The faint sound of laughter mixed with clanking tools echoed through a vast building late last week.
The noises came from rooms scattered throughout the building where groups of workers tuned hundreds of used bikes in preparation for the 50th annual Share-A-Gift toy and bike store on Saturday.
This year, to ensure that hundreds of families who live in the Boulder Valley School District have Christmas gifts, Share-A-Gift has partnered with IT service management company, Kyndryl, who have loaned space on the old IBM campus, to repair more than 250 bikes – the most ever received – and store hundreds of gifts.
Pete Lorenzen, senior site manager at Kyndryl, said he had volunteered with Share-A-Gift in the past and was happy to donate space for the annual event.
“Our plan is to engage with the community in any way we can,” Lorenzen said. “You can see the value of (Share-A-Gift) and the number of families they are reaching.”
Lorenzen said he was sure Kyndryl would help out again next year if he still had some space available.
On December 9, about 25 volunteers spent hours at Kyndryl working on used bikes from Saturday’s toy store.
Bradley Allen of cycling company Shimano said he volunteered to repair bikes for Share-A-Gift for four years.
“It’s just cool to get the kids riding bikes,” Allen said. “I think there’s all this experience around cycling when you’re young and these kids are riding bikes. Allowing them to have that experience, to have that freedom, it’s super cool.
Longtime board member Trude Kleess said that every year, volunteers from the organization contact Boulder Valley School District principals and ask if they’re interested in taking a school bike ride. a day when local families bring in used bikes that their kids have outgrown. Schools also collect toy donations for the organization.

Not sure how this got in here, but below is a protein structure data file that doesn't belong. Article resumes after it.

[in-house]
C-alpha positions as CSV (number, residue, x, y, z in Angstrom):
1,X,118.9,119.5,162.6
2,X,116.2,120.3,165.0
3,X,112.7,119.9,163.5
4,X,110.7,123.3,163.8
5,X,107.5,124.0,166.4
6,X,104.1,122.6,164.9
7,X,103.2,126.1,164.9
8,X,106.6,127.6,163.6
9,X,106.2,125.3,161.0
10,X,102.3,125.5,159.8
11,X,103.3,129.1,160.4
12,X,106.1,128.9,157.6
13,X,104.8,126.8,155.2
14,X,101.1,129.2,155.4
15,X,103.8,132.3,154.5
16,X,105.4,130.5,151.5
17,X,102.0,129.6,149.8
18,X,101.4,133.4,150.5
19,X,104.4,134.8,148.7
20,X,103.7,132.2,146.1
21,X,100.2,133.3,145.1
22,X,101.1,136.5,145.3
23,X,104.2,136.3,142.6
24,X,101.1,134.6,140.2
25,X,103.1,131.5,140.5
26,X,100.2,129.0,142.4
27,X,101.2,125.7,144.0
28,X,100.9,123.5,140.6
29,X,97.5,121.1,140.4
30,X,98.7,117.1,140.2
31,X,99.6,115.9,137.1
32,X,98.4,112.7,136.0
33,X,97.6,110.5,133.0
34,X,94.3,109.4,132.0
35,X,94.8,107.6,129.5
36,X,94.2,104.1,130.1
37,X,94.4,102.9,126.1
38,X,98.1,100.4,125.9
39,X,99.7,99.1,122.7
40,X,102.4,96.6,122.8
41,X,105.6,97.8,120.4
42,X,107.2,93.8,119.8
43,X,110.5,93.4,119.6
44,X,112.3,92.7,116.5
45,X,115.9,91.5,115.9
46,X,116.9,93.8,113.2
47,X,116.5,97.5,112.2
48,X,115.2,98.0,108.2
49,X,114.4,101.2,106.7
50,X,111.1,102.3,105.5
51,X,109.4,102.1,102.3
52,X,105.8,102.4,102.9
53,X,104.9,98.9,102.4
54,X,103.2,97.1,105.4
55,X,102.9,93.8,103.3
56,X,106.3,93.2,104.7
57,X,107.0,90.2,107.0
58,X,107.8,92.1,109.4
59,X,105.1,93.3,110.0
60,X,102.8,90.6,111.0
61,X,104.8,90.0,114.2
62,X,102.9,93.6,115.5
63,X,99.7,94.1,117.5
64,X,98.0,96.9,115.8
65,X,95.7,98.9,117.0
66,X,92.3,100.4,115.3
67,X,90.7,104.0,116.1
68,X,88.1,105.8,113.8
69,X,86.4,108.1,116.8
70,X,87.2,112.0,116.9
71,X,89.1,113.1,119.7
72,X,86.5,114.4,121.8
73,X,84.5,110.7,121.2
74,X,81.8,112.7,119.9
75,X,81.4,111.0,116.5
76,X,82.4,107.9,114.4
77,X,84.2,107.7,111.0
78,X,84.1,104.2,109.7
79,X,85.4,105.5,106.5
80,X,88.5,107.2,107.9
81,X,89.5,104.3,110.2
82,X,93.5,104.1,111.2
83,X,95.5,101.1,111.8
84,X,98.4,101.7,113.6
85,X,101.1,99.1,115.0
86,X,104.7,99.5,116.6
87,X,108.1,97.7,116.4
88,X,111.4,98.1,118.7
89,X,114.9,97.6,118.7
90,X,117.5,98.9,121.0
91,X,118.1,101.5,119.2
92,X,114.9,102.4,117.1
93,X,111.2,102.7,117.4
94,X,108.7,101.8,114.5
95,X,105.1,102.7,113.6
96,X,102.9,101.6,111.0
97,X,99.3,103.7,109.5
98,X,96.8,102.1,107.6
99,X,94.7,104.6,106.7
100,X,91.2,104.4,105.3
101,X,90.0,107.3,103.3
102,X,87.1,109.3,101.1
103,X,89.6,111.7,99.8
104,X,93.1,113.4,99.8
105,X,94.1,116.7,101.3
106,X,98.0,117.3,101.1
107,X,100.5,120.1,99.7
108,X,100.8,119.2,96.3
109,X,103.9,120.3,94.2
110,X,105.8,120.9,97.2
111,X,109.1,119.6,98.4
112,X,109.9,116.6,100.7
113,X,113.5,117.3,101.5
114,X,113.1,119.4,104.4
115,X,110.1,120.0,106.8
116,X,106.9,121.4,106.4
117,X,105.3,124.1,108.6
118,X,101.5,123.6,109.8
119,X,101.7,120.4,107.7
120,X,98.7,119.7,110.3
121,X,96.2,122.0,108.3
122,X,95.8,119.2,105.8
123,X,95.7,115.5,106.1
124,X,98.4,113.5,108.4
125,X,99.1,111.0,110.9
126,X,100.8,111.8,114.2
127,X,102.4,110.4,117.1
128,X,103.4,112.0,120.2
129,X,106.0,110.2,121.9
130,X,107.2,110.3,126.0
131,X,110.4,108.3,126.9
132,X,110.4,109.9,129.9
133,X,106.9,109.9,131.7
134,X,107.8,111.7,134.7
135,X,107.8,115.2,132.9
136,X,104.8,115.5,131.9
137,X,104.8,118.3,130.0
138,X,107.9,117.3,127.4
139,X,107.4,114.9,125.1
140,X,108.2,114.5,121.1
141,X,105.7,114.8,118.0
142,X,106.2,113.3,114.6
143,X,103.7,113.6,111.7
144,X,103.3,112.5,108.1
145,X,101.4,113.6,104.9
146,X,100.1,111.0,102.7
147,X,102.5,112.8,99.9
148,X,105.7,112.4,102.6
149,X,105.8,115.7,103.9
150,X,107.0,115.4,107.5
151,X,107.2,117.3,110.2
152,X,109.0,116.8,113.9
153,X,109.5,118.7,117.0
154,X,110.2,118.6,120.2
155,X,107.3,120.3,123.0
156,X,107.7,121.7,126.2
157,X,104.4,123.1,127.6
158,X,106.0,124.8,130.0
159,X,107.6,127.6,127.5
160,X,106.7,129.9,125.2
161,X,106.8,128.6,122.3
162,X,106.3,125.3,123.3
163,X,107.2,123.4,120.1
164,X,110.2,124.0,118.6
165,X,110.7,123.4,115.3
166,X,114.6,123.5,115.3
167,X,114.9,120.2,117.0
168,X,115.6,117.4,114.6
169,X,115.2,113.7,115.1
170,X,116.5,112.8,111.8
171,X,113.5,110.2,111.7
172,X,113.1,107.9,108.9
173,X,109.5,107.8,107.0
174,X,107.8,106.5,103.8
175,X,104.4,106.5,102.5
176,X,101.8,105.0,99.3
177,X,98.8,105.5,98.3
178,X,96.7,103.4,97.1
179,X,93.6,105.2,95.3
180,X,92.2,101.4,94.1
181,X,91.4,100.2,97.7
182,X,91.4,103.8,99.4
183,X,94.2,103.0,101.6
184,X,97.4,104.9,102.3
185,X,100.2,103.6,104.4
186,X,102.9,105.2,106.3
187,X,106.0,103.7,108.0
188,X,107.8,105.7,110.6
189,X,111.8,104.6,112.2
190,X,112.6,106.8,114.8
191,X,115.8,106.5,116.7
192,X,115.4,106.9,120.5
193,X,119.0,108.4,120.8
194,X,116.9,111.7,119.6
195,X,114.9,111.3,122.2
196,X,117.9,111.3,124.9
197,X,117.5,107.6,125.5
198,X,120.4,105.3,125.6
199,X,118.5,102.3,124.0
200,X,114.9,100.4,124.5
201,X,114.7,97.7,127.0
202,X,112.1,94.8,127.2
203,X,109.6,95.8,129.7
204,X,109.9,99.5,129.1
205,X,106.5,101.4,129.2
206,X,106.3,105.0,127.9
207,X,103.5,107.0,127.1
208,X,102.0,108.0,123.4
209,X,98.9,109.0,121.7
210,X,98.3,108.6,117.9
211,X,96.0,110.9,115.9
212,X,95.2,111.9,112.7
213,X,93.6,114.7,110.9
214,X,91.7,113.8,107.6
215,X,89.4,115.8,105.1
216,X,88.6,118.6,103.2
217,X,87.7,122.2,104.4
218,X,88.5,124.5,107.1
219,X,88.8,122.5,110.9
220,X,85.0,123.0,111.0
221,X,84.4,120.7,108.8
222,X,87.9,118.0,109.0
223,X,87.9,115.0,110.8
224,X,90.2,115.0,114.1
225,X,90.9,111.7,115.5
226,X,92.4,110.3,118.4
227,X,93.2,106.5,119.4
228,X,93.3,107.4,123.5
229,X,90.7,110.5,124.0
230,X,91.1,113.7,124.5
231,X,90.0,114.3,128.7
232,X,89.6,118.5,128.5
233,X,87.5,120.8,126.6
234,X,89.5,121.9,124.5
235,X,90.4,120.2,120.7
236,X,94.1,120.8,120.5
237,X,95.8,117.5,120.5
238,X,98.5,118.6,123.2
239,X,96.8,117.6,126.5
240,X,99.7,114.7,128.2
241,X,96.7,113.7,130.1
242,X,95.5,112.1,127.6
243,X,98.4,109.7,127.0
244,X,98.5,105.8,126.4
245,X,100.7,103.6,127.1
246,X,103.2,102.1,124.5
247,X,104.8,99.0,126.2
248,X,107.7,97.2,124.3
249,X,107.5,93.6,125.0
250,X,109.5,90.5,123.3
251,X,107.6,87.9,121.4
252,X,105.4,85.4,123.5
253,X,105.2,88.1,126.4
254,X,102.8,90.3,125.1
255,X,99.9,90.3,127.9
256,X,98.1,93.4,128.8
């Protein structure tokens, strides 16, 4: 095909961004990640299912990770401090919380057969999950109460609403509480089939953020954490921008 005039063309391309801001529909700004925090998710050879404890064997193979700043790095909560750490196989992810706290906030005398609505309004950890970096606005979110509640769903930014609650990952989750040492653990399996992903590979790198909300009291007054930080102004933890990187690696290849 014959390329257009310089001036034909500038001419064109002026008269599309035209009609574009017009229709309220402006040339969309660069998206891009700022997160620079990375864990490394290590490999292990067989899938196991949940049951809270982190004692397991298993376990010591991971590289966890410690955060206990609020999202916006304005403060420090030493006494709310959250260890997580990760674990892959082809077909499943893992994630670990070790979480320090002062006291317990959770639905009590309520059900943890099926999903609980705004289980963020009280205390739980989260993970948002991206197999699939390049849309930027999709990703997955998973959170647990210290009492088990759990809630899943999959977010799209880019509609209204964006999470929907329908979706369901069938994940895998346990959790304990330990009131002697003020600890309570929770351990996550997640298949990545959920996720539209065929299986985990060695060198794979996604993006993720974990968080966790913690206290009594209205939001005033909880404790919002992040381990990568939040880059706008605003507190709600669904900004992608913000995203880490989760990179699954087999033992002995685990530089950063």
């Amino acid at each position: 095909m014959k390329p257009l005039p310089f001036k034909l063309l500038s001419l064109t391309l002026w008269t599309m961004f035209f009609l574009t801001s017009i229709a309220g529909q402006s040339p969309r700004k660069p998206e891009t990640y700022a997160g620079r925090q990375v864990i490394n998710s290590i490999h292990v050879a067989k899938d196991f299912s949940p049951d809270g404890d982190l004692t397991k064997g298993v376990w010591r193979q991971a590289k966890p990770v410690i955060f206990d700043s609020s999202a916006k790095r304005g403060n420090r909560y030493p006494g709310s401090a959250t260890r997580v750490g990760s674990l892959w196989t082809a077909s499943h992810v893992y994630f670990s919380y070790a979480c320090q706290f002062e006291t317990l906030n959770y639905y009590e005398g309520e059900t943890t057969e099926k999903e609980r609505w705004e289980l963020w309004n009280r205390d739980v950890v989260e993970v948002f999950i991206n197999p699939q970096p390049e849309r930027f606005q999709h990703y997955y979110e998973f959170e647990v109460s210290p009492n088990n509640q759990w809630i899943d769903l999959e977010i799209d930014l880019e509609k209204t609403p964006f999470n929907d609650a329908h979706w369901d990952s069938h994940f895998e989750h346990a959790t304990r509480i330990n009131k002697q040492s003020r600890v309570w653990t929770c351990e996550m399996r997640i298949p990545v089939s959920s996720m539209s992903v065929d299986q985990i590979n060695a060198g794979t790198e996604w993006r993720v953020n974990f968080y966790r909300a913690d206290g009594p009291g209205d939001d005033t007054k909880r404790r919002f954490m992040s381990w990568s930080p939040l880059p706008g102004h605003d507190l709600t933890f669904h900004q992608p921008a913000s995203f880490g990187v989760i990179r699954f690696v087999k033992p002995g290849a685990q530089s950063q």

Kleess said last year they had around 150 bikes to give away to kids of all ages up to 14. Share-A-Gift received about $19,000 in cash donations this year and spent about $2,500 on bike helmets and budgeted about $10,000 on toys.
Last year, Share-A-Gift served over 740 families in the Boulder Valley School District area. Each year, families receive a book and a large gift for each of their children. In addition, each family can also have a bicycle, game, puzzle, stocking stuffer, and science, technology, engineering, and math toy if they want one.
Kleess said she joined Share-A-Gift in 1984. When she was young, she sorted her toys and gave away what she no longer used. When she and her husband heard about Share-A-Gift, the organization seemed completely in tune with their values, she said.
“In the different places I’ve lived in my life, I’ve dealt with a lot of children who have nothing or who are abused or who are in a bad situation,” she said. “I think every child should be able to have a great vacation,” she said.
To stem the spread of the coronavirus pandemic, Share-A-Gift switched to a contactless and drive-thru format last year and is maintaining the same process this year. In previous years, parents could walk into the toy store and pick out gifts for their kids, Kleess said.
“We respect the dignity of parents when we let them shop, so it’s not just about giving them something,” Kleess said. “It’s really hard for us to just give someone a bag (of toys), but it’s better than nothing. I hope this will reduce the emotional and financial stress on the family and that we will reduce domestic violence.
There are four distribution times on Saturday for the toy store. Hours are based on the first letter of the family’s last name, and the first hour begins at 8 a.m. at 6300 Diagonal Highway.
Families should bring photo ID or proof of address and a birth certificate or school record for each child who will receive the gifts. More information about Saturday’s Toy Shop can be found at https://shareagift.org/toy-shop/.